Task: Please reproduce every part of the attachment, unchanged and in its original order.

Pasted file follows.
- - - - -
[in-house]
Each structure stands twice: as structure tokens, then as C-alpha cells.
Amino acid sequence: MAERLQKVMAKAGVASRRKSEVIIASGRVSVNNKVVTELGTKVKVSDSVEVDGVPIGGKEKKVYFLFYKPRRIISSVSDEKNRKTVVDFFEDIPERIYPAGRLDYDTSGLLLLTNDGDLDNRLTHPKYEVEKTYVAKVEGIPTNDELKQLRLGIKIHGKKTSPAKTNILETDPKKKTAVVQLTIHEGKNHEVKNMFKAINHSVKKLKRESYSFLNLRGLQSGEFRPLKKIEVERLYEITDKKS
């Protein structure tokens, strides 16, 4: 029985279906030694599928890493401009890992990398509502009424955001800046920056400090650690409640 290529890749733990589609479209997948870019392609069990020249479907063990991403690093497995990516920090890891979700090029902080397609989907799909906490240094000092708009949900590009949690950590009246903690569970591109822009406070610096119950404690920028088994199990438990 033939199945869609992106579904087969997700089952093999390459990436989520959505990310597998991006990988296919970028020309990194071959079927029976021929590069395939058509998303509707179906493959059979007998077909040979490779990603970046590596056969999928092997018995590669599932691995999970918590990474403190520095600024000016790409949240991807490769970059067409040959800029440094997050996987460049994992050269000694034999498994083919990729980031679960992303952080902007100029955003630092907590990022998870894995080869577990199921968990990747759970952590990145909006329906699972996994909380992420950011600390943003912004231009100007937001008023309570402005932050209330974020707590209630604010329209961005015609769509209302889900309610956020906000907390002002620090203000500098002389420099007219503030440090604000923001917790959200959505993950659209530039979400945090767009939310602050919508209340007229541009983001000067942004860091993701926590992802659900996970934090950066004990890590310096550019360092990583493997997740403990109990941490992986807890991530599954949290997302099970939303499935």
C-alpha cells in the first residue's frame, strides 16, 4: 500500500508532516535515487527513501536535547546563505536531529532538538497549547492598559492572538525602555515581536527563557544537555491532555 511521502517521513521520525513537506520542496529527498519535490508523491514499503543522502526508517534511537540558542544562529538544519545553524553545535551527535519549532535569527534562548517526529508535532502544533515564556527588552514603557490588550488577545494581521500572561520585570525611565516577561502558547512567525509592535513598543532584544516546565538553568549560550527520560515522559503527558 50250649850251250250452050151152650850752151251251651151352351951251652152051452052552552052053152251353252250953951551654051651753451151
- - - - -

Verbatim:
[in-house]
Each structure stands twice: as structure tokens, then as C-alpha cells.
Amino acid sequence: MAERLQKVMAKAGVASRRKSEVIIASGRVSVNNKVVTELGTKVKVSDSVEVDGVPIGGKEKKVYFLFYKPRRIISSVSDEKNRKTVVDFFEDIPERIYPAGRLDYDTSGLLLLTNDGDLDNRLTHPKYEVEKTYVAKVEGIPTNDELKQLRLGIKIHGKKTSPAKTNILETDPKKKTAVVQLTIHEGKNHEVKNMFKAINHSVKKLKRESYSFLNLRGLQSGEFRPLKKIEVERLYEITDKKS
């Protein structure tokens, strides 16, 4: 029985279906030694599928890493401009890992990398509502009424955001800046920056400090650690409640 290529890749733990589609479209997948870019392609069990020249479907063990991403690093497995990516920090890891979700090029902080397609989907799909906490240094000092708009949900590009949690950590009246903690569970591109822009406070610096119950404690920028088994199990438990 033939199945869609992106579904087969997700089952093999390459990436989520959505990310597998991006990988296919970028020309990194071959079927029976021929590069395939058509998303509707179906493959059979007998077909040979490779990603970046590596056969999928092997018995590669599932691995999970918590990474403190520095600024000016790409949240991807490769970059067409040959800029440094997050996987460049994992050269000694034999498994083919990729980031679960992303952080902007100029955003630092907590990022998870894995080869577990199921968990990747759970952590990145909006329906699972996994909380992420950011600390943003912004231009100007937001008023309570402005932050209330974020707590209630604010329209961005015609769509209302889900309610956020906000907390002002620090203000500098002389420099007219503030440090604000923001917790959200959505993950659209530039979400945090767009939310602050919508209340007229541009983001000067942004860091993701926590992802659900996970934090950066004990890590310096550019360092990583493997997740403990109990941490992986807890991530599954949290997302099970939303499935």
C-alpha cells in the first residue's frame, strides 16, 4: 500500500508532516535515487527513501536535547546563505536531529532538538497549547492598559492572538525602555515581536527563557544537555491532555 511521502517521513521520525513537506520542496529527498519535490508523491514499503543522502526508517534511537540558542544562529538544519545553524553545535551527535519549532535569527534562548517526529508535532502544533515564556527588552514603557490588550488577545494581521500572561520585570525611565516577561502558547512567525509592535513598543532584544516546565538553568549560550527520560515522559503527558 50250649850251250250452050151152650850752151251251651151352351951251652152051452052552552052053152251353252250953951551654051651753451151